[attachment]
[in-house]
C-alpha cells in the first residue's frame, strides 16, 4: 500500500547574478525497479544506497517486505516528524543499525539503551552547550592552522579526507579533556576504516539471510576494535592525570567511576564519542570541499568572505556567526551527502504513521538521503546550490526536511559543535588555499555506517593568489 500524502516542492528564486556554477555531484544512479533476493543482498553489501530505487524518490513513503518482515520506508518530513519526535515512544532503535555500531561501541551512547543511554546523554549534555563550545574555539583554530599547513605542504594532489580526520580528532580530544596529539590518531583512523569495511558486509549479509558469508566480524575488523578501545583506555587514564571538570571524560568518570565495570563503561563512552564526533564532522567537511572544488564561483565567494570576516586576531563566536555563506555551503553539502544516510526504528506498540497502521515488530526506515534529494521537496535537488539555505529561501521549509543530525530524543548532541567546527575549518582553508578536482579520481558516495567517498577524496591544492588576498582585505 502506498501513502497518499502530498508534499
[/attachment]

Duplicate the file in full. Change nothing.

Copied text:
[in-house]
C-alpha cells in the first residue's frame, strides 16, 4: 500500500547574478525497479544506497517486505516528524543499525539503551552547550592552522579526507579533556576504516539471510576494535592525570567511576564519542570541499568572505556567526551527502504513521538521503546550490526536511559543535588555499555506517593568489 500524502516542492528564486556554477555531484544512479533476493543482498553489501530505487524518490513513503518482515520506508518530513519526535515512544532503535555500531561501541551512547543511554546523554549534555563550545574555539583554530599547513605542504594532489580526520580528532580530544596529539590518531583512523569495511558486509549479509558469508566480524575488523578501545583506555587514564571538570571524560568518570565495570563503561563512552564526533564532522567537511572544488564561483565567494570576516586576531563566536555563506555551503553539502544516510526504528506498540497502521515488530526506515534529494521537496535537488539555505529561501521549509543530525530524543548532541567546527575549518582553508578536482579520481558516495567517498577524496591544492588576498582585505 502506498501513502497518499502530498508534499